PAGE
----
The outside (minus the sign) blatantly screamed Africa, but there was no mistaking its identity from the inside. Shelves piled from floor to ceiling of cooking wine, pickled mustard greens, dried plums, instant noodles, plastic bath accessories, spiral bound stationery, and more.


But most striking was that smell. As soon as I stepped foot in the store, I caught that signature Chinese market smell, of soy and sesame and dried fish and plastic wrap and damp packaging, and who-knows-what-else-makes-up the smells of China, which instantly transported me back to Guangzhou.



You know, a lot of people complain about China quite a bit, and I find myself pretty defensive about it these days. You can’t talk smack about a home of mine, after all, and expect to get away with it. They complain about everything- The smells, the pollution, the hygiene, the food, the people, the crowds, the pushing, the yelling, the fighting, the language.

But there’s funky smells, bad pollution, oily food, smelly people, massive crowds, pushy elders, couples who argue, waiters who will fight you, and communication barriers all around the world. Maybe no other place has the perfect convergence of all these things in the way that China does (I’m betting India is close!), but in one form or another, they exist everywhere.


All I’m saying here is that at the end of the day, appreciate where you are, because it’s home to someone, and before you know it, it’ll be home to you, too. The things I miss in China don’t necessarily make me want to go back and spend the rest of my days, but they are certainly enough to make me consider living again in that crazy country one day in the future.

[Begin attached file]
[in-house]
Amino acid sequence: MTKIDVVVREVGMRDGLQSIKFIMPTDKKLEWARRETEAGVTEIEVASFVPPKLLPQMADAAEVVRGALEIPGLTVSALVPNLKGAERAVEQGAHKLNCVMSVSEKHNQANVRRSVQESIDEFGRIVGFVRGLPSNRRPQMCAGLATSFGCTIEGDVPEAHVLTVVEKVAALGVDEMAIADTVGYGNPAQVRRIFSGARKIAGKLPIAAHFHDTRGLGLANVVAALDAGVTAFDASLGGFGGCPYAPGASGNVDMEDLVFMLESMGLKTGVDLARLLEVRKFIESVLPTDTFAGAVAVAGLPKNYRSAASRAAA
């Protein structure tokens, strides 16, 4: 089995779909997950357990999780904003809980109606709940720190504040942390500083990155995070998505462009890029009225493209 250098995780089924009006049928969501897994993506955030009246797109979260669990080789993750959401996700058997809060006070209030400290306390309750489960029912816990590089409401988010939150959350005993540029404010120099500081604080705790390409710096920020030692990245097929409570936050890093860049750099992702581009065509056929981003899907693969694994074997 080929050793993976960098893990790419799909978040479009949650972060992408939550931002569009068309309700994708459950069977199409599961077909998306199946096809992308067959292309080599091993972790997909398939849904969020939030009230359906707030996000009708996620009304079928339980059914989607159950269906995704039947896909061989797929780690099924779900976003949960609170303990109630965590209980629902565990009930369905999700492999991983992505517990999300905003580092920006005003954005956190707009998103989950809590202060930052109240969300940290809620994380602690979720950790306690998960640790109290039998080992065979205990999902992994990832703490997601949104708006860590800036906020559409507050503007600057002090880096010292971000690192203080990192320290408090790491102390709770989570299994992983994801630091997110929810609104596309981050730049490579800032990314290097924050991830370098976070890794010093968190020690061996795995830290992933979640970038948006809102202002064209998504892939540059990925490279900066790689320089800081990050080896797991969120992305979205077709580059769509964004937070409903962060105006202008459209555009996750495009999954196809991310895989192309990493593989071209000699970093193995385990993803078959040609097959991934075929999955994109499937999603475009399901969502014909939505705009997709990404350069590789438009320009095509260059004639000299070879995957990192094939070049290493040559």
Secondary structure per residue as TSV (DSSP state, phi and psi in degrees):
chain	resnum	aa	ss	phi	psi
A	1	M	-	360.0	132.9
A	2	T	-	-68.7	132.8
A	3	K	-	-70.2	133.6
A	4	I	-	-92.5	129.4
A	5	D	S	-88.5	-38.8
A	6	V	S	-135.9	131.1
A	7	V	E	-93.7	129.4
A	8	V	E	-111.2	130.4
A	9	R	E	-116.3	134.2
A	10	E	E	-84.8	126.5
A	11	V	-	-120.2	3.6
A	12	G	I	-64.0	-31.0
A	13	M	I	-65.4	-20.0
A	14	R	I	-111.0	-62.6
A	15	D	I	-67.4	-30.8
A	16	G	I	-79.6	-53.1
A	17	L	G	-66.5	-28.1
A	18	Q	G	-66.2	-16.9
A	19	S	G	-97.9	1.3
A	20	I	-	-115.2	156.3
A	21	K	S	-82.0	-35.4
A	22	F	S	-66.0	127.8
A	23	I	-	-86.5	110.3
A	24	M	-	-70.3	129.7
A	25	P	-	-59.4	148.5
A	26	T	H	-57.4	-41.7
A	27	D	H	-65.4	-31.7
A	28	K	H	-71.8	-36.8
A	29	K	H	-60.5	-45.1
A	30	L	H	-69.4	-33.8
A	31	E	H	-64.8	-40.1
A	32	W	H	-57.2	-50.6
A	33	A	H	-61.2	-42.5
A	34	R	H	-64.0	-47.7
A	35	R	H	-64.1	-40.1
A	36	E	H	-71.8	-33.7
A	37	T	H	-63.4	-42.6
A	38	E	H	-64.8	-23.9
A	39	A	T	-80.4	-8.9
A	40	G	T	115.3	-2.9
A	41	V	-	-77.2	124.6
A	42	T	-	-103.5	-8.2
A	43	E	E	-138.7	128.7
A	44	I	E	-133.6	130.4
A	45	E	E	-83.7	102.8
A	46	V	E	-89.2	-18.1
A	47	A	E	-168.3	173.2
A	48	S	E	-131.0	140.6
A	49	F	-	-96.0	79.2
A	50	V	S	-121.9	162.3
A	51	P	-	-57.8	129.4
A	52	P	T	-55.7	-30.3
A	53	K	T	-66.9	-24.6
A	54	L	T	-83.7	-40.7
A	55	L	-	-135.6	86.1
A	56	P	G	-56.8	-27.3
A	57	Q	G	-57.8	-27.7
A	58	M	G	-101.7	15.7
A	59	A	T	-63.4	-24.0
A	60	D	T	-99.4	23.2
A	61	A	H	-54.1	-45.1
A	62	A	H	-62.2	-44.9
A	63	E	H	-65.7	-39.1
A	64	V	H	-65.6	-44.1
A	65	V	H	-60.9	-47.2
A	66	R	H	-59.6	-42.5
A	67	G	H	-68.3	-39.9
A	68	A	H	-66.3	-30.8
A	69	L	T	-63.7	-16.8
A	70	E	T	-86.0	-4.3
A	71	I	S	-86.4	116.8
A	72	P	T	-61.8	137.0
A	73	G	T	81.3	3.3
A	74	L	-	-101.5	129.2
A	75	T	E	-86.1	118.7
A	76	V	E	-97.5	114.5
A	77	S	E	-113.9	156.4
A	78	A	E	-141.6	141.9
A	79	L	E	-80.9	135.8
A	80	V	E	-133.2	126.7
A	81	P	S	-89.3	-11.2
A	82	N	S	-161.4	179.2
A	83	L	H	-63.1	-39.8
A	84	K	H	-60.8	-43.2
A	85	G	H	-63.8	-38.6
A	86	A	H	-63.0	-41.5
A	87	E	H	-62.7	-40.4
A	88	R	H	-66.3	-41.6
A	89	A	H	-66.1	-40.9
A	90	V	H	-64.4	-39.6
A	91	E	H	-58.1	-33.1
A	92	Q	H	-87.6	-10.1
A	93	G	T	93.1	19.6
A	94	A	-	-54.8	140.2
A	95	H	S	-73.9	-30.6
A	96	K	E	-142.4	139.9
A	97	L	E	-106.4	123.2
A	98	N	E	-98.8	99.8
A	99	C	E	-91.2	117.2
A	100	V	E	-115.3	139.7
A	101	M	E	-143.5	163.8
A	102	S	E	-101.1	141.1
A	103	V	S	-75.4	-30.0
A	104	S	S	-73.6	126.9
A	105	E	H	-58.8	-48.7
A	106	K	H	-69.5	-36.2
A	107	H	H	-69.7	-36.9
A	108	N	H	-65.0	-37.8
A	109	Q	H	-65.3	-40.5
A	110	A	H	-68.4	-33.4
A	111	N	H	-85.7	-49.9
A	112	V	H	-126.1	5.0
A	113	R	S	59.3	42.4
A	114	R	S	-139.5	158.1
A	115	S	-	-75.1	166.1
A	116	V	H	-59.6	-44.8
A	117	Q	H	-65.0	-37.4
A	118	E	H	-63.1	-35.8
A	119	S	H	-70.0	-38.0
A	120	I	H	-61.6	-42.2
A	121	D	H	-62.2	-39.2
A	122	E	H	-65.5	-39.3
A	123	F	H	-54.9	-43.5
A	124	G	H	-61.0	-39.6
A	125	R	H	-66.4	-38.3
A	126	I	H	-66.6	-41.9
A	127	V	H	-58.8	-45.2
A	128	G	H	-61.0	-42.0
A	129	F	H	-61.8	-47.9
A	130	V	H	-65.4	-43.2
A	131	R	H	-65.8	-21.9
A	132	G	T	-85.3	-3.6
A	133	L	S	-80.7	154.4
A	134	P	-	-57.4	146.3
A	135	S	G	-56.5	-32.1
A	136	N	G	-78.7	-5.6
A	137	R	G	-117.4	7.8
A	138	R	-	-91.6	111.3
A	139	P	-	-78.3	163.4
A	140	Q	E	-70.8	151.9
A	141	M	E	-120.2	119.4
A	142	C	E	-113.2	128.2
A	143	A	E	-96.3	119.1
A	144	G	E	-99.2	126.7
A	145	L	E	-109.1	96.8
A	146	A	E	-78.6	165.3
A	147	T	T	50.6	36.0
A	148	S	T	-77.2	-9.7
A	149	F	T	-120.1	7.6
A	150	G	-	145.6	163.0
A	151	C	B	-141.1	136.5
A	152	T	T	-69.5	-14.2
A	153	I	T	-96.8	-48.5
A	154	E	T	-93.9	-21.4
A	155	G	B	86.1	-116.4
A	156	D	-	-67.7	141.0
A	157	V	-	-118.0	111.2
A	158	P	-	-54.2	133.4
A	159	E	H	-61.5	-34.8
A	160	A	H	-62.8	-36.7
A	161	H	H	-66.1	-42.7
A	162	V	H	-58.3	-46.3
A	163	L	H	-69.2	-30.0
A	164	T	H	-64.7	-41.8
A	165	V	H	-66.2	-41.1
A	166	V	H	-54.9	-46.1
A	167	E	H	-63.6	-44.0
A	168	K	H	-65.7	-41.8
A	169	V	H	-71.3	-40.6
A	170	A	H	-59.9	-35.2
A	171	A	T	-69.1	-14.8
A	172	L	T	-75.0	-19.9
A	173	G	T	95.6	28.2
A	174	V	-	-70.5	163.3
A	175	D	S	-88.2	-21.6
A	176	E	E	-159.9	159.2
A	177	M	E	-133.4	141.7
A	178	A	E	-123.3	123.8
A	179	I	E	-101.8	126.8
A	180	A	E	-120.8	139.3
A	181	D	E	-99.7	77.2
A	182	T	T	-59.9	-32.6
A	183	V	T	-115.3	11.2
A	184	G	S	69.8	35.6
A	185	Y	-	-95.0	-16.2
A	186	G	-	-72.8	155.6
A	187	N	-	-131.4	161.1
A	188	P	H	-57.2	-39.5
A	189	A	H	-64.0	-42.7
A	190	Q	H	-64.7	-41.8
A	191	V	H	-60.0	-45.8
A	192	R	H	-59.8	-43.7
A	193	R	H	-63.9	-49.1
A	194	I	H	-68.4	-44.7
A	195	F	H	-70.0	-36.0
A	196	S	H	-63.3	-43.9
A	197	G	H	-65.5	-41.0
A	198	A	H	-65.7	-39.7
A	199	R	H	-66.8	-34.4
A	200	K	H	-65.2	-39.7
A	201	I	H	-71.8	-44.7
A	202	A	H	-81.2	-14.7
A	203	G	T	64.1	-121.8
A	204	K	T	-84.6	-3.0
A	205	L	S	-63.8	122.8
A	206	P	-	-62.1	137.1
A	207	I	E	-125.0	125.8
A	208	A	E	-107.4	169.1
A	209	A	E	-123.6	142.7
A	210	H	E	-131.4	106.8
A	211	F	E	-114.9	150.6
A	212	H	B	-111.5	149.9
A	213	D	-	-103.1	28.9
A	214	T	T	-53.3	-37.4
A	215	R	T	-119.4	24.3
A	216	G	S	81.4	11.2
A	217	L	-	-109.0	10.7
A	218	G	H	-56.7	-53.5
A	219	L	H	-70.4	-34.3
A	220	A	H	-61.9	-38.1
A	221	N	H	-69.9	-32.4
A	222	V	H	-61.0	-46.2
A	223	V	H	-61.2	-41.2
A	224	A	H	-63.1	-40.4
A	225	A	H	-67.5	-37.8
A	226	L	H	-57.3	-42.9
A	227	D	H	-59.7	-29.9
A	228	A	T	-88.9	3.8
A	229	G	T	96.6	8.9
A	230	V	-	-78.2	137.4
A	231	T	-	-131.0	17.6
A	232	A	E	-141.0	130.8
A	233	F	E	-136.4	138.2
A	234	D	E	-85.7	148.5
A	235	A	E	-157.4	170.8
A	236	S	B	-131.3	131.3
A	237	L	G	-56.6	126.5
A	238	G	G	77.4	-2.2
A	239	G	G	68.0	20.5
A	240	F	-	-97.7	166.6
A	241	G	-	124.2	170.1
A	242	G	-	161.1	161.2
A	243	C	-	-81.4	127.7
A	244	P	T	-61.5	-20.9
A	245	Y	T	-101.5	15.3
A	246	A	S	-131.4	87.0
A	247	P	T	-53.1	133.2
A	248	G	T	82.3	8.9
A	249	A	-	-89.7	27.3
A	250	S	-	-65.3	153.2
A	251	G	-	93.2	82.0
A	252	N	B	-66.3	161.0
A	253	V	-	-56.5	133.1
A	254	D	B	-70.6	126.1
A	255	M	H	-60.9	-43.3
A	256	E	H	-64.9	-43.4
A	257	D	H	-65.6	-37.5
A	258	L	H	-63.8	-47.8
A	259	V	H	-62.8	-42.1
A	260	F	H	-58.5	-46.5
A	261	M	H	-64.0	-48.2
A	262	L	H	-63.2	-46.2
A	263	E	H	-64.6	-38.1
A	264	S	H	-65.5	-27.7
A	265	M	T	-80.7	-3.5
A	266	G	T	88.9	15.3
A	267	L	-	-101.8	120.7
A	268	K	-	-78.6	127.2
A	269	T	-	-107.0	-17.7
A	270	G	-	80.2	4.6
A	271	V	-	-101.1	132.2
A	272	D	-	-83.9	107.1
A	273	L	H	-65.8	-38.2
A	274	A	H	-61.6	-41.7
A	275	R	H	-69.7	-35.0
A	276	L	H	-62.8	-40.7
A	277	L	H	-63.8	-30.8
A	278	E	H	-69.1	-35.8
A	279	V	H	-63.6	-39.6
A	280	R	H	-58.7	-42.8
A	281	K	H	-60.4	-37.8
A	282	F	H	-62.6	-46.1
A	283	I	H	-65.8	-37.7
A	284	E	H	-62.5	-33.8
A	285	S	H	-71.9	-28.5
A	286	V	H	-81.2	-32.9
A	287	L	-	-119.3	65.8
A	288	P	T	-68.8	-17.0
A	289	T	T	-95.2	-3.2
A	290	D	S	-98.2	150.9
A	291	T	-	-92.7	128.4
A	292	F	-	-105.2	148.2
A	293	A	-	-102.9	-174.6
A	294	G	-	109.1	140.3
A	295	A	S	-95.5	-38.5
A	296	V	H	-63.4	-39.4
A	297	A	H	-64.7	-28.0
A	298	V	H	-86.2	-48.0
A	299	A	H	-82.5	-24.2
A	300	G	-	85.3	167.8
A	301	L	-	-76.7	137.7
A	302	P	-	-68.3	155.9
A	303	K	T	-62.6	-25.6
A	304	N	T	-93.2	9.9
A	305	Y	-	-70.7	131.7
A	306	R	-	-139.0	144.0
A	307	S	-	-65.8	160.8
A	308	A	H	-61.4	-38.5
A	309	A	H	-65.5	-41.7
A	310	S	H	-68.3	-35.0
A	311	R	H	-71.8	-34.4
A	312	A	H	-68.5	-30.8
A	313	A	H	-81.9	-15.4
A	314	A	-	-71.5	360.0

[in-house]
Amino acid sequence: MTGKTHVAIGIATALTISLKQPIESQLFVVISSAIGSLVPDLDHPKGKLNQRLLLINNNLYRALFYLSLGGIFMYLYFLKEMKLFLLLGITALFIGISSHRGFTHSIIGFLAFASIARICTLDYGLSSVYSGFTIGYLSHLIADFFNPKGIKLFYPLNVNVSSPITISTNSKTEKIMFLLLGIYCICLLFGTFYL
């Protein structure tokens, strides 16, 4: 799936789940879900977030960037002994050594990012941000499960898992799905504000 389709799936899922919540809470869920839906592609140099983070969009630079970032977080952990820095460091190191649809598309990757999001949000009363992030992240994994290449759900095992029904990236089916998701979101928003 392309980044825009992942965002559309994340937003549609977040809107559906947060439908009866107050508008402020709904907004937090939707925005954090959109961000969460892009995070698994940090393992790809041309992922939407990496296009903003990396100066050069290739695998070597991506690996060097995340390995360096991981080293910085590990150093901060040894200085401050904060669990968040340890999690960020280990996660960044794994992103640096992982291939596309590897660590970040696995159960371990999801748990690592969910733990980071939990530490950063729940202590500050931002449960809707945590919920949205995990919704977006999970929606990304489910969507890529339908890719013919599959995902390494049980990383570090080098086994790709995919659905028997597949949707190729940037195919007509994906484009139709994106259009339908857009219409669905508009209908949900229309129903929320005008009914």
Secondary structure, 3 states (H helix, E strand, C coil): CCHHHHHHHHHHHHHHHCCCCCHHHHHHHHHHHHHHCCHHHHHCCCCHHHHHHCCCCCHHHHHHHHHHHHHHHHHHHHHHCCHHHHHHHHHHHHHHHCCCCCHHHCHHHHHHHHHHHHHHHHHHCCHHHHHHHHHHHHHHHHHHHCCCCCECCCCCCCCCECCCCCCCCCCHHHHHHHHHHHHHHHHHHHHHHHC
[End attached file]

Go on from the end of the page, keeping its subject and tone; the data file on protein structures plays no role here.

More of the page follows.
Do you think I’m crazy that the smell of dried fish and dirty packaging makes me nostalgic? I’m curious: What smells make you pine for a previous home?

China Red, China City

Chinese goods market in Dar es Salaam
Ursino Street, just North of Bagamoyo Road (down the street from Addis in Dar)
Complex is fenced off by a blue gate with some Chinese lettering on the front. Guards man the front entrance. Drive through and park anywhere in the back lot.

Garden Power!

From this….


To this….


in just three short months!

And now, so many weeks worth of this….


To illustrate how excited this makes me (and, because I’ve finally decided there aren’t enough pictures of ME on here)…


Will be posting a simple, delicious recipe for coconut-stewed greens later this week. Chock full of healthy fats (from the coconut) and tons of nutrients (from the greens). And also, instructions on how to open a coconut- because despite the fact that you think you can machete-chop a coconut open with a regular kitchen knife…well, you can’t.

update: A post on how to open a coconut, how to make coconut milk, and a recipe for coconut braised greens.